As I've navigated making a major medical decision for myself this year, I have felt like the poster child for your brain on stress. And it's not a pretty sight.
I have had an average of 4 doctors' appointments a month since the beginning of the year. All in the name of gathering insight to help me make an informed decision. I've had to become an expert on a topic I didn't even know was a thing just over 5 months ago.
And in order to do all of that I had to renegotiate my priorities.
One of my colleagues wisely shared that she wished she had taken more time for herself when she was battling cancer. Trying to do it all - working like nothing had changed - was her biggest regret.
When we had talked, I was at the peek of being over-committed. I could barely keep up with the onslaught of meetings scheduled on my calendar. And the stress of my work just made my personal circumstances all the more challenging to navigate.
Her words landed with a thud. And inspired me to get honest with myself.
In order for any of us to set healthy priorities, we have to confront some hard truths. That thing we'd rather not deal with. The problem we tried stuffing into an overflowing closet. The issue we've learned to ignore will not only persist. It will grow more unruly as long as we resist it.
And so, we have to be honest with ourselves. I had to acknowledge, first in my journal, that I needed to give myself more time and grace to focus on my personal health. Then I had to share my new intentions with friends who would hold me accountable. Lastly, I had to define the parameters of my boundaries so I knew how to execute on them.
For example, I quickly realized that I did not have the emotional bandwidth to hold meetings on the same days I had doctors appointments. So I gave myself permission to do more simple tasks on those days, which helped me to not over-extend myself.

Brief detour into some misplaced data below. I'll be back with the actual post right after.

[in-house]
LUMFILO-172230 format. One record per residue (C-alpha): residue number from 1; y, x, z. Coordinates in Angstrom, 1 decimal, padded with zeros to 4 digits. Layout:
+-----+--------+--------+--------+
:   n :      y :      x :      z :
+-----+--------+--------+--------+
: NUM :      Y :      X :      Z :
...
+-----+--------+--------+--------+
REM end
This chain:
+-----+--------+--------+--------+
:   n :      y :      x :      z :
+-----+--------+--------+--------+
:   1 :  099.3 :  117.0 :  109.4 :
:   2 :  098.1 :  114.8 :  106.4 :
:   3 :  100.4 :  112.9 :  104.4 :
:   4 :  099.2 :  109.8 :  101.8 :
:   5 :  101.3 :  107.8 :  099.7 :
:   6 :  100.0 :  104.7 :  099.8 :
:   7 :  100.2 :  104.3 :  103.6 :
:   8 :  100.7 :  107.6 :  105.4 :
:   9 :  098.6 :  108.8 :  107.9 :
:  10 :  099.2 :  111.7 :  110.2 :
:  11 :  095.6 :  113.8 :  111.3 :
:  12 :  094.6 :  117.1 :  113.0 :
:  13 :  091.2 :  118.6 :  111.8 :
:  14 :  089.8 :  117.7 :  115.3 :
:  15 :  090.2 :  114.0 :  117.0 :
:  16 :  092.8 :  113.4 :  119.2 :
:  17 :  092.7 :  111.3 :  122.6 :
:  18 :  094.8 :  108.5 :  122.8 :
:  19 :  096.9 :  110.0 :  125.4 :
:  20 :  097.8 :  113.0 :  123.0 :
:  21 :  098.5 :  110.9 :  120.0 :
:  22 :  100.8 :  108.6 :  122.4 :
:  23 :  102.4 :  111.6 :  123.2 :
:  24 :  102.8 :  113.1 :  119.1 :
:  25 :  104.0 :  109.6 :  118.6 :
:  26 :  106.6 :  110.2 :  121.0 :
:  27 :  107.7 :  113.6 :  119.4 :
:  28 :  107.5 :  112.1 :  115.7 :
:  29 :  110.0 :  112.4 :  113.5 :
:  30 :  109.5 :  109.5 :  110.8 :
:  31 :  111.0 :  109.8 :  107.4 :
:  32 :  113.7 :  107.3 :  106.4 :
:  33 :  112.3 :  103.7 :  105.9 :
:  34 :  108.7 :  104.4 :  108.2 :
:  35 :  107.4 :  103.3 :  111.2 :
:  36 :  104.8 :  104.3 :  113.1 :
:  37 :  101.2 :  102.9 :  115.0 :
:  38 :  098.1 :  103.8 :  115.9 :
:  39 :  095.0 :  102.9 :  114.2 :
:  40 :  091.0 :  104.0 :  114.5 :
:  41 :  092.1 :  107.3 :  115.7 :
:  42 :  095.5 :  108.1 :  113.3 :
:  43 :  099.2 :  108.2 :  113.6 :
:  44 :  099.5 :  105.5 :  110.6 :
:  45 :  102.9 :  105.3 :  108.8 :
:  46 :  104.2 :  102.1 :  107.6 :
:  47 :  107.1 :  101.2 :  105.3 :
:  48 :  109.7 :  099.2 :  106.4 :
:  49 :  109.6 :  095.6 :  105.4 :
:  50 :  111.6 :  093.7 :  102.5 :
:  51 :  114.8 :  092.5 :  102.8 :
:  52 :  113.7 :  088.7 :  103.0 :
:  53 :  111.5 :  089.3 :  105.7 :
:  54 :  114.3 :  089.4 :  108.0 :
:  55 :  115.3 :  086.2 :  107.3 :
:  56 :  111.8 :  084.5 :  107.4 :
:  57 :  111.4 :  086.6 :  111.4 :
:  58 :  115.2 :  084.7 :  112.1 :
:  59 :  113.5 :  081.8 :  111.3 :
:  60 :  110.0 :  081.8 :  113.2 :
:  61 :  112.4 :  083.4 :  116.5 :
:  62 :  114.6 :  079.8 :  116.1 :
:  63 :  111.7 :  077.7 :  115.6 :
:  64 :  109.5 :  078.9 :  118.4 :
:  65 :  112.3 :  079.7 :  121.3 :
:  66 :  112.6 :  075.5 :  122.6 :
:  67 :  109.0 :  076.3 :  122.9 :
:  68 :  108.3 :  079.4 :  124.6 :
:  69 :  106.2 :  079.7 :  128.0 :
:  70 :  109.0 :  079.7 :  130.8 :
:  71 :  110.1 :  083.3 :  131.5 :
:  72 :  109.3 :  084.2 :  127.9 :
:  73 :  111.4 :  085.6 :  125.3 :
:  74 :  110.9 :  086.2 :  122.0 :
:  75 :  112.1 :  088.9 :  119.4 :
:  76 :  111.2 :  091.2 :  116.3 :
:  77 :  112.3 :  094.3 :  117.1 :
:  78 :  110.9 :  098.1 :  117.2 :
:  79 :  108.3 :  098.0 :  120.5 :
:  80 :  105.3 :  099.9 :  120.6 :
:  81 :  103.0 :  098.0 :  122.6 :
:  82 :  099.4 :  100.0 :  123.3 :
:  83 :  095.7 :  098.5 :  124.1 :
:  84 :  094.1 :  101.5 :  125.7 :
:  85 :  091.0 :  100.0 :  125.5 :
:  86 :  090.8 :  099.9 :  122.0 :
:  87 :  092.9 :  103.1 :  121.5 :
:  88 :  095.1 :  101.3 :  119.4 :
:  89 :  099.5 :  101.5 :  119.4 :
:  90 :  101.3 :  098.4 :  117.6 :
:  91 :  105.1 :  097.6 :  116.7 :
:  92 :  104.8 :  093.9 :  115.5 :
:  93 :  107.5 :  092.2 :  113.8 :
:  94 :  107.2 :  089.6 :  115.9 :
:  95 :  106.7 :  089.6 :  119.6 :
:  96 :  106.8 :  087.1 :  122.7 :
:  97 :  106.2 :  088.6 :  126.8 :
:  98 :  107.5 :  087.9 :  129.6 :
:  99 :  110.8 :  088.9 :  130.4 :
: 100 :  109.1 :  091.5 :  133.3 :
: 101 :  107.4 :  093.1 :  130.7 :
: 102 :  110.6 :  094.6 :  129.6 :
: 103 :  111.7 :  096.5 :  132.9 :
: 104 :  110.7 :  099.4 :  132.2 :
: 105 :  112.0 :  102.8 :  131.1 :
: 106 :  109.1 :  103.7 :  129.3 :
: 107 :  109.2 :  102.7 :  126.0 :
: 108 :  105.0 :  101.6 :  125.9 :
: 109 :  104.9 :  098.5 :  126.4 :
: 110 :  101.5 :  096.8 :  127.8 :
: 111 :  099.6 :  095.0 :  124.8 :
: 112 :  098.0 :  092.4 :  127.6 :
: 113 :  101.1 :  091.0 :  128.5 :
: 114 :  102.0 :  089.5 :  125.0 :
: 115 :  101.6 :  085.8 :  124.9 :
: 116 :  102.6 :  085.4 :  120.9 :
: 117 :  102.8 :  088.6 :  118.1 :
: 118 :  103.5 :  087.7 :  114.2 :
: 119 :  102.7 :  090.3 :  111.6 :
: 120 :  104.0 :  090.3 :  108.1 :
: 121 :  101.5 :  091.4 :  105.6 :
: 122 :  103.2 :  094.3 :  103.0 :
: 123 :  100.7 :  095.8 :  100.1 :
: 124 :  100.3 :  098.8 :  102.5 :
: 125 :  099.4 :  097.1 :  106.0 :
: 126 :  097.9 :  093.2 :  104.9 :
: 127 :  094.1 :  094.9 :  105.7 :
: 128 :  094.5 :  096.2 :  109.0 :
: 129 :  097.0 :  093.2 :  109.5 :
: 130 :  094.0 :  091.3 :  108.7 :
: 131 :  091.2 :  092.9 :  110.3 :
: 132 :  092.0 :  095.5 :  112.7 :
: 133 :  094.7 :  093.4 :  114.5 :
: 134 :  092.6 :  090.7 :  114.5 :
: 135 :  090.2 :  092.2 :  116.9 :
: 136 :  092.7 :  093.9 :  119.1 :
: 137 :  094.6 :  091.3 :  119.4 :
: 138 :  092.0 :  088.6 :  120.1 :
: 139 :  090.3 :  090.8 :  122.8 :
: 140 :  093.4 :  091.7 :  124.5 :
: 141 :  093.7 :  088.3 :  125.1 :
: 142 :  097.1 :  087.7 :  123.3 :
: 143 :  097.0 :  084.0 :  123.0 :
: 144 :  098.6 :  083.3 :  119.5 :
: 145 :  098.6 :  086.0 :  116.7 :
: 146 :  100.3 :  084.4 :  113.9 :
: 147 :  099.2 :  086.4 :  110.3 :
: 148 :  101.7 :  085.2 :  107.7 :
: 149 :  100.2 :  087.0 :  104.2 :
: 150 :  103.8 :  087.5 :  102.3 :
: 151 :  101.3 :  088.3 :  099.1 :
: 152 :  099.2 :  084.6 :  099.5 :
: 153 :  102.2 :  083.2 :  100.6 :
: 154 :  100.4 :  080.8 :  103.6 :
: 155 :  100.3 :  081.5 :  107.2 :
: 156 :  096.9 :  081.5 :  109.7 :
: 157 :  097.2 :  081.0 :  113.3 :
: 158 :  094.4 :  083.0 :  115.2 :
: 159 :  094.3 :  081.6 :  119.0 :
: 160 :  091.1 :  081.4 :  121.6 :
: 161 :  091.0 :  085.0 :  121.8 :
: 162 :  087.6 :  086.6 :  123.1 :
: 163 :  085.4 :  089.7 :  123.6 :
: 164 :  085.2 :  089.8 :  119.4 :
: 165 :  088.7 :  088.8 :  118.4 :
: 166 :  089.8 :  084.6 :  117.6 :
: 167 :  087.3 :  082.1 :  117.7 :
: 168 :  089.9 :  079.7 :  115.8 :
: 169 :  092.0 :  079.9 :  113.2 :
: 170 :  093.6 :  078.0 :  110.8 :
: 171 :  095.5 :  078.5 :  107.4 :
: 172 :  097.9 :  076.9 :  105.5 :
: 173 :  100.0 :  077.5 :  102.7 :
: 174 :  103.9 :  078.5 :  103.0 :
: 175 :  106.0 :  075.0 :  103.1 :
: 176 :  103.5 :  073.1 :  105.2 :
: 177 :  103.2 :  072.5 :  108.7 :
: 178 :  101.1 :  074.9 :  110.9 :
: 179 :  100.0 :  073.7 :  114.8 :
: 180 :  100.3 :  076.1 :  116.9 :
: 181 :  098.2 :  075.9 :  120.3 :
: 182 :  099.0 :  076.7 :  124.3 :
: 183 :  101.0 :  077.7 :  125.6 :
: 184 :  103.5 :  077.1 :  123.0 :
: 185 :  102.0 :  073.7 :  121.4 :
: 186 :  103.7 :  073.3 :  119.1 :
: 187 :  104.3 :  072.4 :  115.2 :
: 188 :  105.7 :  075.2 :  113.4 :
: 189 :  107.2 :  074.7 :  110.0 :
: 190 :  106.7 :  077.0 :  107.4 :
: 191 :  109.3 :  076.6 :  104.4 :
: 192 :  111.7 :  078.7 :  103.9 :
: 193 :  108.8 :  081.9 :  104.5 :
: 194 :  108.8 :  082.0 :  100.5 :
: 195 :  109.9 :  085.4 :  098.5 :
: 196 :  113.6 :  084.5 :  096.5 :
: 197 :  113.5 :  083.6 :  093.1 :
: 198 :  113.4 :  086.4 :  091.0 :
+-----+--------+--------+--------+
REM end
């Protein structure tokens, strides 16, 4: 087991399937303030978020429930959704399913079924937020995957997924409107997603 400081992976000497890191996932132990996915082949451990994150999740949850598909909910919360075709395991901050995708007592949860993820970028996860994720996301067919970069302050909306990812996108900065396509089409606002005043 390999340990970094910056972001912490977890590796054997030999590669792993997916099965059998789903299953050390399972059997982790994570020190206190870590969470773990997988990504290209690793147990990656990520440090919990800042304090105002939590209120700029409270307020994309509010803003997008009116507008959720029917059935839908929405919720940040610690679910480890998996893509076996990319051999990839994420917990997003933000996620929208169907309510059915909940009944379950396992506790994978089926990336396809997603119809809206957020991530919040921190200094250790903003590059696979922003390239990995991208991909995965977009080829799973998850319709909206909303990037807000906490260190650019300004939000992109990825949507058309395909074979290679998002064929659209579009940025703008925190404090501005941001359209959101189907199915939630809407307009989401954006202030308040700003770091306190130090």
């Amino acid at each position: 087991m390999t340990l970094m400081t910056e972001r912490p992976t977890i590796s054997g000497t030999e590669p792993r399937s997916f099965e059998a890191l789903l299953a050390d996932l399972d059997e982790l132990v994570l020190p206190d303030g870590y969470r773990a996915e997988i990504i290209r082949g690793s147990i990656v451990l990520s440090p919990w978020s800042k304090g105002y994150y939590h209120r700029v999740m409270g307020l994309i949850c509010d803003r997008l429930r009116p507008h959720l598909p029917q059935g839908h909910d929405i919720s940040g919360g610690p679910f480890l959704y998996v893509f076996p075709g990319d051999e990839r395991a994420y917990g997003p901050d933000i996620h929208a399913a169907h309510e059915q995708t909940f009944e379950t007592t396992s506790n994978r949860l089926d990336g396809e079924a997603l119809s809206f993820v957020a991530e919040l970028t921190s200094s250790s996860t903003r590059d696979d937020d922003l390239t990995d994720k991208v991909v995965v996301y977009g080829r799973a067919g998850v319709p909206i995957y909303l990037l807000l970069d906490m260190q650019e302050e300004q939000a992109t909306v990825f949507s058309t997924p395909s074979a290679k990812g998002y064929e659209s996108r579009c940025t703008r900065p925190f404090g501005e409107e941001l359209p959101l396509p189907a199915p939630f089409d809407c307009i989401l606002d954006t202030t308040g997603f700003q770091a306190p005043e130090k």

I realize I am both lucky and privileged to be able to draw these boundaries, not everyone is. At the same time, more and more workplaces are acknowledging the importance of giving employees time to address their personal needs.
In fact, one of my client's has observed members of her team are more effective and efficient at their work when given the grace to deal with personal needs. In a recent meeting she reinforced this with her team, "If you have personal stuff and need to flex the day, reach out to your team lead to get those distractions off your plate."
Sometimes there's an imbalance between personal and work priorities. When that happens readjusting expectations in the moment has more advantageous outcomes than pressing on as though everything's fine.
In response to the CEO's comment a seasoned team member reflected, "we are really flexible here. It’s awesome what can happen when you take time off to take care of your personal life and come back to work. It can help a lot."
And that's the key to navigating duelling priorities - flexibility. Such flexibility must come from within as well as with those around us. Until we first recognize we have the option to re-prioritize how we spend our time, it doesn't matter what the boss says.
If there's one thing we've all learned over the last two years, it's that life happens. And we can either extend ourselves the grace to be flexible and adapt or we can burnout trying to act like nothing has changed.
I for one am playing the long-game. Just like a marathon runner paces herself, so must I! For the next few weeks my health will be my top priority. And as I heal, you can expect to see more of me. In the meantime, I'll be resting in the pause of healing.
What helps you renegotiate your priorities so your personal life gets the time and attention it deserves?